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What Counts as Learning: Open Digital Badges for New Opportunities


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What Counts as Learning: Open Digital Badges for New Opportunities is a free publication available here:

Open digital badges are simple tools that have the potential to change our current system of credentialing, creating ways to recognize more diverse learning pathways and opportunities for both learners and institutions for generations to come. How, then, do we go about building on this potential? How do we design relevant, innovative, and transformative badge systems that connect people’s multiple spheres of learning and link them to new opportunities?

This research is an early response to designing badge systems grounded in actual practice. It provides a building block for anyone interested in designing open digital badge systems, and also for educators, policymakers, technologists, humanists, scholars, and administrators who have a stake in how badge systems might impact learning, assessment, and opportunities for lifelong learners.

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What Counts as Learning: Open Digital Badges for New Opportunities

  1. 1. Mozilla Open Badges Community Call Wednesday, November 19, 2014
  2. 2. • What are the three most important things you would share with another organization just getting started? • What are the three main challenges to widespread adoption of your badge system for your organization? • What are three things have you learned about badge system design? • What would you do differently if you were to start over?
  3. 3. Building the team • Average core team size was roughly 5 to 6 people. • Teams were as large as 10 people, especially for those with content and multimedia experts, and for those who built custom-designed badge systems. • Choose your team wisely.
  4. 4. Who are my stakeholders? • Stakeholders will define the boundaries of your system. • Every stakeholder group represents a boundary that must be navigated and crossed. • Don’t skip the process of identifying stakeholders, no matter how tempting it may be to do so.
  5. 5. Teachers are stakeholders • Engage teachers and faculty as co-creators in the design of the system. • Train teachers first, and well, and make this training an ongoing process. • Think carefully how teachers will be involved in the badge-issuing process.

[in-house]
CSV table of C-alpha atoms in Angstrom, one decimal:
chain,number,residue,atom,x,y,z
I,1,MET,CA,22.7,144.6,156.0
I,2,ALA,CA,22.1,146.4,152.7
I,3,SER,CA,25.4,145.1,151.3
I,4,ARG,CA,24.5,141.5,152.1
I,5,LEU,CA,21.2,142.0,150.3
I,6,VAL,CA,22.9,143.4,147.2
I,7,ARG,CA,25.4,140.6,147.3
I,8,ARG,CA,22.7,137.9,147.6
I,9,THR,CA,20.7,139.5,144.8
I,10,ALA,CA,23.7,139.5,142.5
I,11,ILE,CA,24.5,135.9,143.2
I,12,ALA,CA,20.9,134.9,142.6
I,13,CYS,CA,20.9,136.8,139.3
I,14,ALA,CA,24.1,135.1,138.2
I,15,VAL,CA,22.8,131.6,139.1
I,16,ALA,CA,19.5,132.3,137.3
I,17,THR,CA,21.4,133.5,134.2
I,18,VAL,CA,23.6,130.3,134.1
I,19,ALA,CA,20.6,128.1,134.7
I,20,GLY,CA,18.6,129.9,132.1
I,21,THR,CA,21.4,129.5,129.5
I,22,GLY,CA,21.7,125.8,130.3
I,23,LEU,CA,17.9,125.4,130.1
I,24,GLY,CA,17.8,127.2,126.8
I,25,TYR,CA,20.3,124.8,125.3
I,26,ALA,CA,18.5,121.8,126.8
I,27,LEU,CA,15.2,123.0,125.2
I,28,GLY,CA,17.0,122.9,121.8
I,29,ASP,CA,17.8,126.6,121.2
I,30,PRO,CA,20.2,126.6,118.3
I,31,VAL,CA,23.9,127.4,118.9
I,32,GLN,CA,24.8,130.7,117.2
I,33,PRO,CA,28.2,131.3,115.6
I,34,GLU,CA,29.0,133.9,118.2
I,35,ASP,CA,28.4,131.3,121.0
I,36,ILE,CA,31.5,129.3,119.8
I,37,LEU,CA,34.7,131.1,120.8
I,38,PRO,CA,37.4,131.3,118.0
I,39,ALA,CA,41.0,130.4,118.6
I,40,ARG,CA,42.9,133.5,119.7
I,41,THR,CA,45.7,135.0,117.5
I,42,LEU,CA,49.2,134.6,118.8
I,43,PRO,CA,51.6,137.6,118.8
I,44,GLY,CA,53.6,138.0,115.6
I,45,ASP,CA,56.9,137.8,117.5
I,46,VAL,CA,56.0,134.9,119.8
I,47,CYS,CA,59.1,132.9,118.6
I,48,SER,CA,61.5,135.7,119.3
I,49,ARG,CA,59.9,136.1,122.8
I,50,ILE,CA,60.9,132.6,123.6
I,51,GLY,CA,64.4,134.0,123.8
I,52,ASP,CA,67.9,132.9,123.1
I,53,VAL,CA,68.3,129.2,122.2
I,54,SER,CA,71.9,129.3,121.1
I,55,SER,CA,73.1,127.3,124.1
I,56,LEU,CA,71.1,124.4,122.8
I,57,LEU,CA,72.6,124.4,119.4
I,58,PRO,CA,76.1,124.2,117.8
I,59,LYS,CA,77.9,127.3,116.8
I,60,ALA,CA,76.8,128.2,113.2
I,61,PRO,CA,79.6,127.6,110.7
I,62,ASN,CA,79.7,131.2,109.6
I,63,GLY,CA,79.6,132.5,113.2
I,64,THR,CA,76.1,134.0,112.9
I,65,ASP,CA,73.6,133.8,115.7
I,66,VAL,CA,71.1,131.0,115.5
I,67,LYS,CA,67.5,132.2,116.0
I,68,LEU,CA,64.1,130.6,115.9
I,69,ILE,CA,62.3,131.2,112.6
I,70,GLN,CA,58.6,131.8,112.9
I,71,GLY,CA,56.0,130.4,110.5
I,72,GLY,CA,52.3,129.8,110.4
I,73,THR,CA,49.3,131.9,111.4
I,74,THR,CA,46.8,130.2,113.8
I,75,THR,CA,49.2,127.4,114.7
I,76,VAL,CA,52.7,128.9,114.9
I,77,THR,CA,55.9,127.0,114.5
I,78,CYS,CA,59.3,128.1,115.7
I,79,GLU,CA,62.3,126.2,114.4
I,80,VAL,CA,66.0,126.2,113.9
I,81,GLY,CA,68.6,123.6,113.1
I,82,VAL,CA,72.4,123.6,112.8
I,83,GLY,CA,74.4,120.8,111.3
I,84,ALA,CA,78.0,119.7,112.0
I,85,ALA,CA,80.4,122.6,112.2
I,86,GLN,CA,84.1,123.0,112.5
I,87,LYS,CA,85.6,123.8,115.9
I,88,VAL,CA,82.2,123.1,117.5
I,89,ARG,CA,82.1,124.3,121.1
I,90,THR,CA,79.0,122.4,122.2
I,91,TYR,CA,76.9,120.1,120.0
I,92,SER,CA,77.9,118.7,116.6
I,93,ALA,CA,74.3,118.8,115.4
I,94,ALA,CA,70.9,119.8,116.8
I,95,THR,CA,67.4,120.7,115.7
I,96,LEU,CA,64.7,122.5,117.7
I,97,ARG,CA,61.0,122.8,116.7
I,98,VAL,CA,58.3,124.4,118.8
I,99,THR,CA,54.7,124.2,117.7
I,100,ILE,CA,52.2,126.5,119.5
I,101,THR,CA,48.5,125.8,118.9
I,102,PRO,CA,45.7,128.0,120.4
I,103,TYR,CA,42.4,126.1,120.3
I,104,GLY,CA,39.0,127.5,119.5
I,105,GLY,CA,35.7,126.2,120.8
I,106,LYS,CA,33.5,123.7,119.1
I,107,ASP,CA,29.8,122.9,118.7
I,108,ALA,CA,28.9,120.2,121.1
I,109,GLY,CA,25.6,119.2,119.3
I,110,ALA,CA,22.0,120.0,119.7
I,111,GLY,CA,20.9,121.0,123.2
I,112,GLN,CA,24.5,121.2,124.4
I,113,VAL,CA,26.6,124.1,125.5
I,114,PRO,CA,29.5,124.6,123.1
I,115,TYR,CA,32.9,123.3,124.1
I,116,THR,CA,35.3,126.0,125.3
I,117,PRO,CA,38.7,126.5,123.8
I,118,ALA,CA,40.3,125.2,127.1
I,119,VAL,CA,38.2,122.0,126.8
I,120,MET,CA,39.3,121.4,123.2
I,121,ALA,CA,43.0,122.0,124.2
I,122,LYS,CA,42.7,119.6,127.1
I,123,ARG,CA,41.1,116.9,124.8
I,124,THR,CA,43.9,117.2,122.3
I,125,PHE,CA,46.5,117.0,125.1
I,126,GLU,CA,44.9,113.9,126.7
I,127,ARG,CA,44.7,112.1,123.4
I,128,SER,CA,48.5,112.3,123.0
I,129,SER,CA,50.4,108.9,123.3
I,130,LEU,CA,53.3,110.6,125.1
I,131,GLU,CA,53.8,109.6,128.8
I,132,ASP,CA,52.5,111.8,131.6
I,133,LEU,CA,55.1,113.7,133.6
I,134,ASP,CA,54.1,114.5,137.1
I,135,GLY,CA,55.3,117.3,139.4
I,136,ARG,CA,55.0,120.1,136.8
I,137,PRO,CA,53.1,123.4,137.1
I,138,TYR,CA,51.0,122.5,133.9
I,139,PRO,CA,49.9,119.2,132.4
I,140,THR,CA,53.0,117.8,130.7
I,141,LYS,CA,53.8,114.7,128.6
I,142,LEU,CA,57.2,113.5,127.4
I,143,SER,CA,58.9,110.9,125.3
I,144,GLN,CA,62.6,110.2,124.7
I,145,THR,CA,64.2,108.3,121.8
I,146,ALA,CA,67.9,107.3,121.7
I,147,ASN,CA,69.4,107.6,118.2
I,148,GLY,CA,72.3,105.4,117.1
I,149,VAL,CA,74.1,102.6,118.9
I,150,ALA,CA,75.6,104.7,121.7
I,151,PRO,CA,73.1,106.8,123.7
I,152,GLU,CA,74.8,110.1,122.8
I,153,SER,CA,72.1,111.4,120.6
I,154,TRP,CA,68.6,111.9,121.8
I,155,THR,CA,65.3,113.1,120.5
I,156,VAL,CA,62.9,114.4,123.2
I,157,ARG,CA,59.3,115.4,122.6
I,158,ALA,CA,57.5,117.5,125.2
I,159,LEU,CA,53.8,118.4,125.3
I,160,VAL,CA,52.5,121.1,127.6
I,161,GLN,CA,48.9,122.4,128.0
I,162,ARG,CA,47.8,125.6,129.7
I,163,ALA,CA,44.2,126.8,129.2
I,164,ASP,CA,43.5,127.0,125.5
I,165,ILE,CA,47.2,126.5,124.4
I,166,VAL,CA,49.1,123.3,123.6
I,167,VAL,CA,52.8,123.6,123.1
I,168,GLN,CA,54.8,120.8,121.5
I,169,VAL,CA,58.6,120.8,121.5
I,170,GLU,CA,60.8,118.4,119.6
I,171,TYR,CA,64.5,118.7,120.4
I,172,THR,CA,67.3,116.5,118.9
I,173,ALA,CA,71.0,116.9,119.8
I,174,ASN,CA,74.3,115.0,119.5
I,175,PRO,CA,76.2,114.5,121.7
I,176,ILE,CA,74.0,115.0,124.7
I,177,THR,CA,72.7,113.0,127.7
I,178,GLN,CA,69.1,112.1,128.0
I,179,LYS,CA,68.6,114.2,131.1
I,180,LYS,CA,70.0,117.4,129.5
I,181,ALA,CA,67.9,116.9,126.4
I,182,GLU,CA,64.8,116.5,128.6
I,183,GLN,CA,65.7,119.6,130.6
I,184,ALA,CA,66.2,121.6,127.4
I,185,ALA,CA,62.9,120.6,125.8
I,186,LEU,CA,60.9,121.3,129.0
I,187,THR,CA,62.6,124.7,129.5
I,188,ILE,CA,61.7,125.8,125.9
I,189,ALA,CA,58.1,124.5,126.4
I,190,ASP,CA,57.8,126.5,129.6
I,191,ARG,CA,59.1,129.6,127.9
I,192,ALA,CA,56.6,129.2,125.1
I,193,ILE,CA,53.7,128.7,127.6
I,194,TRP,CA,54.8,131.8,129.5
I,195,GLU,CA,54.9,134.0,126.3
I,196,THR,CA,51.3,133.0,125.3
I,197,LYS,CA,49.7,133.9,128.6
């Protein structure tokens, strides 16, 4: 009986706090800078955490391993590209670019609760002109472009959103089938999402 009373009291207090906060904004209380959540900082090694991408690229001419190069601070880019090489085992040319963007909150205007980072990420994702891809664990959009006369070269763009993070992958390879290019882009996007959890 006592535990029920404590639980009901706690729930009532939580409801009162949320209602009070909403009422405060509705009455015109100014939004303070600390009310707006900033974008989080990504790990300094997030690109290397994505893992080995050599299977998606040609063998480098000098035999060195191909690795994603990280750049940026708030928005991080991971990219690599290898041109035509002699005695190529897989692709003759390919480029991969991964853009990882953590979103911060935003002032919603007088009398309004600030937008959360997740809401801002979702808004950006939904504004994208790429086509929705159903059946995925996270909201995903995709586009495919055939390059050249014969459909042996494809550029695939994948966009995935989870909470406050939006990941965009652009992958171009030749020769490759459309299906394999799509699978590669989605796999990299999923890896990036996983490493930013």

6. 6. Find a common language • Identify terminology specific to badges. • Make sure everyone working on the system can understand the language of badges. • Communicating design ideas from content experts to design experts to programming experts is hard. • Have early conversations with the web development team.
  7. 7. Explain badges early • Give all of your stakeholders time to become familiar with the concept of badges. • Get started before the badge system design process begins. • Create a shared understanding among anyone who will have a stake in the system. • Develop strong stories about how badges work.
  8. 8. Design for relevance • Map your badges to whatever your community finds valuable. • Ask your learners what they value — avoid assumptions as much as possible. • Same for other stakeholders, including faculty, administrators, and external stakeholders. • Think early about data. What can your badge system tell you?
  9. 9. Build external partnerships • Build value and relevance at the beginning of the design process. • Define your trust network. • Think hard about what gives your badges “weight” with external stakeholders.
  10. 10. Trust networks • Answer the “so what?” question. • Have meaningful answers that go beyond badges as an aspect of a learner’s identity. • Foster the collective belief in the value of your badges.
  11. 11. Iterative design • Fail fast. • Put all aspects of the system in harm’s way and test with real users. • Release smaller parts first instead of big chunks. • Engage all users in the design process early.
  12. 12. Learning pathways • Designing learning pathways is more complex than developing curricula and defining course requirements. • Create shared assessment criteria so that badges can be connected between different programs. • Align badges to standards where possible. • Think about tagging badges so others can find them.
  13. 13. User experience • Check your assumptions about navigation! • The system will fail if you don’t get this right. • A “clunky” platform will make understanding, earning, and sharing badges difficult. • Without a seamless user experience, learners may not even share their badges.
  14. 14. Visual design • Do not underestimate the design elements of the badges. • Simpler designs are better. • Think how badges will display on different screen sizes. • Distinguish single-lesson achievements from more significant achievements.
  15. 15. Number and type of badges • Experiment early. Start small. • Keep things simple. • Consider using other features to increase engagement and chart progress. • Carefully consider learning outcomes and values.
  16. 16. Badge system technology • Hire the most experienced programmers possible. • Focus early and hard on the technical side of badge system design. • Prepare for complex technical challenges if you are integrating with legacy systems.
  17. 17. Questions?